Regulatory Distress Costs and Risk-Taking at U.S. Commercial Banks (WP 98-1)
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Collection: Economics Working Papers Archive
Over the past decade, U.S. bank regulators have introduced a number of measures to link the regulation of commercial banks to the level of risk that banks take. Risk-based capital requirements and risk-based deposit insurance premia are two prominent examples. Most recently, regulators have augmented bank exam (CAMELS) ratings to include explicit examiner assessments of banks' ability to manage risk. As examiners implement these new ratings, how will they assess risk-taking by banks? Will they simply assign poor CAMELS ratings to banks that take high amounts of risk, or will they evaluate a bank's safety and soundness based on how well it manages the level of risk that it does take? More fundamentally, does this "risk-based" approach to bank examination represent a break from exam standards of the past, or is it simply a formalization of the risk assessments that examiners have always made?
We test whether, and to what degree, the CAMEL ratings assigned to 356 medium and large national banks in 1994 reflected the risk-return trade-offs made by those banks. Our results suggest a dichotomy: examiners allowed prudent risk- taking by well-run banks but were critical of banks that handled risk poorly. When banks selected high levels of risk and managed that risk efficiently (that is, earning an expected return high enough to justify that level of risk-taking), we find that examiners did not penalize banks by assigning bad CAMEL ratings. However, when banks selected high levels of risk but proved to be poor managers of that risk, examiners did assign bad CAMEL ratings. Thus, we find that examiners were evaluating risk in a manner consistent with the risk-based examination standards announced by the OCC subsequent to 1994.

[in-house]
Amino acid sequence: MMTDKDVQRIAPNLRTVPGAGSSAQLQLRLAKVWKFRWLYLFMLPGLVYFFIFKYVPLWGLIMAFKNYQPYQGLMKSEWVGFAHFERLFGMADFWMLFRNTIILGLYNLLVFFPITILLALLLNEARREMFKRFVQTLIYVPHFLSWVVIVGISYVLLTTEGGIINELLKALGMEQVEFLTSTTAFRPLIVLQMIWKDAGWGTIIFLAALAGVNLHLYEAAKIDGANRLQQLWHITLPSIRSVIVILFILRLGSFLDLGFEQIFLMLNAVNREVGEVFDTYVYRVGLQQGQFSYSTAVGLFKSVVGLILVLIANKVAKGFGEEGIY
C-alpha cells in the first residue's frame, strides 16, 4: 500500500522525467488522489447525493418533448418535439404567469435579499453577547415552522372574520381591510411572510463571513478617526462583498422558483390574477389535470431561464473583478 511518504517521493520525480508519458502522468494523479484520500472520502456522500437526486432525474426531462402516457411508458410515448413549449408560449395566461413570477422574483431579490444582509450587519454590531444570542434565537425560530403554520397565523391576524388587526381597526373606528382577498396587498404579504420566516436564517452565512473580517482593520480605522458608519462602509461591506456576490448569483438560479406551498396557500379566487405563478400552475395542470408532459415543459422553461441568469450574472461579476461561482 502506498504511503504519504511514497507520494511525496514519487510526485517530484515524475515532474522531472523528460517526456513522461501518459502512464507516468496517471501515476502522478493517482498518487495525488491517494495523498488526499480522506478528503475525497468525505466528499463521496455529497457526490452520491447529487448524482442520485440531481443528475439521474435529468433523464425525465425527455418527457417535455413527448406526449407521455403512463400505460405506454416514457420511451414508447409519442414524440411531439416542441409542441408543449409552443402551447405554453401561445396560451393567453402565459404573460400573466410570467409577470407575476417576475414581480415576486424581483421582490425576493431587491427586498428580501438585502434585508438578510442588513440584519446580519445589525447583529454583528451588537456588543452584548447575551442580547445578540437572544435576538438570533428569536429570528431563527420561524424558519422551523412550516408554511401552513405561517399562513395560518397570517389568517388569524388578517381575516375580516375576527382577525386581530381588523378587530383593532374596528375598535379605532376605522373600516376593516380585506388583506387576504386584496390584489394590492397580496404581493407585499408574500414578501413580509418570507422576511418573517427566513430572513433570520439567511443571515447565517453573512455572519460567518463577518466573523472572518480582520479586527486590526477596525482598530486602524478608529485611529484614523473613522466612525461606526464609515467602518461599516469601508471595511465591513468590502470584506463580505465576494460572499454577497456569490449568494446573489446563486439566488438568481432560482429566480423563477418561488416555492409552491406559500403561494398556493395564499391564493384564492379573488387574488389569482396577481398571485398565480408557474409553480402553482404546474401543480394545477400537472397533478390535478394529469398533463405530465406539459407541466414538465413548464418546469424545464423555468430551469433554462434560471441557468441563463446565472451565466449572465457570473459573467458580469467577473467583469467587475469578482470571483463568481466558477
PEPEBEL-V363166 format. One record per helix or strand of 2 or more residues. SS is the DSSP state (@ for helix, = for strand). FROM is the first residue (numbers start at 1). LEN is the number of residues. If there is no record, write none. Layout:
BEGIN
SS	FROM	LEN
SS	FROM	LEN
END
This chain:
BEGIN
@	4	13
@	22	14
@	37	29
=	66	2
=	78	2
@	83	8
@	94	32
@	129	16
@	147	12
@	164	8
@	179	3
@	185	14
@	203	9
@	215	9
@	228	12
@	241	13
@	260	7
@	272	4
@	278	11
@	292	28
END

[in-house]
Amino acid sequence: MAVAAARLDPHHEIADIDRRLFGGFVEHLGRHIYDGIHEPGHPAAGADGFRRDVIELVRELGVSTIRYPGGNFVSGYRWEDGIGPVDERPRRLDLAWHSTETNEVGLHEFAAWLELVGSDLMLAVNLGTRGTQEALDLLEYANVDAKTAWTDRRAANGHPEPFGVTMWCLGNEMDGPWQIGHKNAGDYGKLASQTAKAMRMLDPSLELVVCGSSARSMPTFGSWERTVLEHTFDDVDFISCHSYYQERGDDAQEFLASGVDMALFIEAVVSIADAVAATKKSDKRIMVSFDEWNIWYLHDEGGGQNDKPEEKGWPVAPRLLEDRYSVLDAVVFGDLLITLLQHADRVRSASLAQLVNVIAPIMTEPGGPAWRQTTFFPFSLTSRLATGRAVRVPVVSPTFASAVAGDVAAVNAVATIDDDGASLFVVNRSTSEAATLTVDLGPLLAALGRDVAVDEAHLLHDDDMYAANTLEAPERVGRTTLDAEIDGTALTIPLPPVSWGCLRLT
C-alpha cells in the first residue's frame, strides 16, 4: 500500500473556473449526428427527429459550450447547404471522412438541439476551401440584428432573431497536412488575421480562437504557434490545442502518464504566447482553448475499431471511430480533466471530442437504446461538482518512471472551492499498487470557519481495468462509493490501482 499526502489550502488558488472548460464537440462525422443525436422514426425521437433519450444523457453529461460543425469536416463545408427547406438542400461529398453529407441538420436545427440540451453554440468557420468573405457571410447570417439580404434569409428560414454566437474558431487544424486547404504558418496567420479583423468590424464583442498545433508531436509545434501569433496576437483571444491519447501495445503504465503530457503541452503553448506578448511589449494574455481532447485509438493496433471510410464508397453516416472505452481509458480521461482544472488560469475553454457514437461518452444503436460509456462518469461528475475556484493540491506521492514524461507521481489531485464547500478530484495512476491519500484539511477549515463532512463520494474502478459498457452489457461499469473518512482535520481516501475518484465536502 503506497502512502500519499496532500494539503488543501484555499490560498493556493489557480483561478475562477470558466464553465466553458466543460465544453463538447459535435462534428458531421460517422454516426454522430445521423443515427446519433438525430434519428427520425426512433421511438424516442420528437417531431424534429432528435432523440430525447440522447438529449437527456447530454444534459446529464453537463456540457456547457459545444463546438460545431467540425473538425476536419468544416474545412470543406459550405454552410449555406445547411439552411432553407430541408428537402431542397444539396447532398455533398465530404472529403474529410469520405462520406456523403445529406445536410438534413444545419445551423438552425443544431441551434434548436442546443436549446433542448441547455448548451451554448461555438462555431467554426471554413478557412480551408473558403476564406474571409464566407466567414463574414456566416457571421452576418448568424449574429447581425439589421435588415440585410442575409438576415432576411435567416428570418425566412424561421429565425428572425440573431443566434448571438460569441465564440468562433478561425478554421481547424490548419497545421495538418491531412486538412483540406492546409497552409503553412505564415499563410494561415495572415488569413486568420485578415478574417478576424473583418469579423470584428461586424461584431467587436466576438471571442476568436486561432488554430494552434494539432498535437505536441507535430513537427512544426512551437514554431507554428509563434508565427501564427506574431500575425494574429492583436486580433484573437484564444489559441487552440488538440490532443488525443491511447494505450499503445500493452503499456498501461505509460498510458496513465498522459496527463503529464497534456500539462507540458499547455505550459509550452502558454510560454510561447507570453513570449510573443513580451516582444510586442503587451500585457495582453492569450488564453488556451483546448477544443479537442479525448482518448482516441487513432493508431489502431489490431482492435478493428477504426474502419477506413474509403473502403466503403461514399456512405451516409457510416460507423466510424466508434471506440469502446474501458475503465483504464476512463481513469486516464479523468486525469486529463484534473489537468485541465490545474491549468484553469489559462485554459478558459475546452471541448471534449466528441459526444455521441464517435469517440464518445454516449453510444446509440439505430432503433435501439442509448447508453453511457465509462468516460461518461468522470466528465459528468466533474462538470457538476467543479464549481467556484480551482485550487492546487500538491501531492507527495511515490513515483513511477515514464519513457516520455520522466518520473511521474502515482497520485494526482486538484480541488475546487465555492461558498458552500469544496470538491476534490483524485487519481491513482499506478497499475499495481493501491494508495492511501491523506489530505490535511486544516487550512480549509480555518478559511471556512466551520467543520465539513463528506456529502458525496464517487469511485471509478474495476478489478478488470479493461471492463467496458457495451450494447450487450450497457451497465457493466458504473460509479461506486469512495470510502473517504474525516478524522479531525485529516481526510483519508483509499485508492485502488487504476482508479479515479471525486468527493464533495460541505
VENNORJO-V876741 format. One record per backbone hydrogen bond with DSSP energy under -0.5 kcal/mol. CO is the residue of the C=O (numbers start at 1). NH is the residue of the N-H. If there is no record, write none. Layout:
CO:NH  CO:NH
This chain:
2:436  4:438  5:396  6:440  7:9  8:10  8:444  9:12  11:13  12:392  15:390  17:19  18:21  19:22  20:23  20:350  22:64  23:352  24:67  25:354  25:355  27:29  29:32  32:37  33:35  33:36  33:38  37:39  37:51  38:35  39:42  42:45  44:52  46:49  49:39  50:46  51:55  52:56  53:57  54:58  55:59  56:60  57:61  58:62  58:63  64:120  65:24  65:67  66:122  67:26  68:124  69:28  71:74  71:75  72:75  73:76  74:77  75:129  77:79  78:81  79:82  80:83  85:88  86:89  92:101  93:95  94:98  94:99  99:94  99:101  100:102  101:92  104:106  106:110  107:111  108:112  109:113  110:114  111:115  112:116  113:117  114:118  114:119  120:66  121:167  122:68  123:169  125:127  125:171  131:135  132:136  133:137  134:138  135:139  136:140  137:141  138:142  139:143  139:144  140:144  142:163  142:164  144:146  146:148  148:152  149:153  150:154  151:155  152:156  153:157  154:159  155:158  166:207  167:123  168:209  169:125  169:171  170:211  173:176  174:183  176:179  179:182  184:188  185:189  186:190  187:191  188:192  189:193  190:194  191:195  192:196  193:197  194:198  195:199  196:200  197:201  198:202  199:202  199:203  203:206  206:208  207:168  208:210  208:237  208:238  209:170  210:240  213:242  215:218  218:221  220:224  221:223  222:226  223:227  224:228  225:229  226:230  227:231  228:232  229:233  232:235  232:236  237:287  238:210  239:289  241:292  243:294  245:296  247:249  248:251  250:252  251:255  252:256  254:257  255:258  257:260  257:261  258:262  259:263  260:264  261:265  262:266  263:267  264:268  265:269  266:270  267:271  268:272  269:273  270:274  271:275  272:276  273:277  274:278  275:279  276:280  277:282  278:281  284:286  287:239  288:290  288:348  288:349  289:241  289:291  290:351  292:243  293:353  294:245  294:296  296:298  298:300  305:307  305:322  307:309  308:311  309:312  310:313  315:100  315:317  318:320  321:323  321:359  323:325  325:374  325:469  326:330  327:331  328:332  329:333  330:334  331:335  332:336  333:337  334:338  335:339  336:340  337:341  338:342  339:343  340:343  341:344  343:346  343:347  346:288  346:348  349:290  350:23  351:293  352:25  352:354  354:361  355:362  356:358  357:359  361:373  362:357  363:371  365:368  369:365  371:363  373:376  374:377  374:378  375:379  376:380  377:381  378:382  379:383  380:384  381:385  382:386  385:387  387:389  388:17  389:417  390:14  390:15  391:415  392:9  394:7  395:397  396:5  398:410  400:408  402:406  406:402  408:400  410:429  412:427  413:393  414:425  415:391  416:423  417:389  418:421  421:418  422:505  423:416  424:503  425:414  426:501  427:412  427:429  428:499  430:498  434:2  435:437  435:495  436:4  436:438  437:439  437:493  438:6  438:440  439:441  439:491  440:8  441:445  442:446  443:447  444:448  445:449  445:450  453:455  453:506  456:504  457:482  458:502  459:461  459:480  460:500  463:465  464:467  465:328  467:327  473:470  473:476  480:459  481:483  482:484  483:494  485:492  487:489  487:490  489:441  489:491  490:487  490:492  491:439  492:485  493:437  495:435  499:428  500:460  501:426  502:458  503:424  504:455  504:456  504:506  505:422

We estimate expected return and risk from a structural model of bank production first developed by Hughes, Lang, Mester, and Moon (1995, 1996). Unlike standard models of bank production, this model explicitly allows managers to trade return for reduced risk. With these estimates in hand, we use stochastic frontier techniques to estimate a "best-practice" risk-return frontier. Each bank's "noise-adjusted" distance from this frontier indicates how efficiently the bank managed its risk-taking. Finally, we derive our main results by regressing CAMEL ratings on bank expected returns, risk-taking, inefficiency, and size, using ordered logit techniques.
We characterize the interplay between banks and bank examiners in terms of finance theory. Bank managers have natural incentives to limit risk-taking, because doing so will reduce the potential for costly episodes of illiquidity or insolvency. However, due to the nature of banking (e.g., banks have opaque asset quality, and a substantial portion of their debt is demandable) and the important part that banks play in the economy (e.g., the payments system), banks are more closely regulated than other types of firms. We describe this regulatory process as one in which regulators write debt contracts and covenants on behalf of banks' demandable debtholders, monitor bank compliance to safety and soundness regulations, and if necessary enforce these costly covenants (e.g., higher deposit premia, more frequently and more rigorous examinations, restrictions on investment activities) when banks experience financial distress. In this framework, CAMEL ratings reflect the likelihood of both financial distress and regulatory intervention. Our empirical results suggest that the potential for costly regulatory intervention increases banks' incentives to trade return for reduced risk and to manage risk efficiently.
Robert DeYoung, Office of the Comptroller of Currency, Joseph P. Hughes, Rutgers University, and Choon-Geol Moon, Hanyang University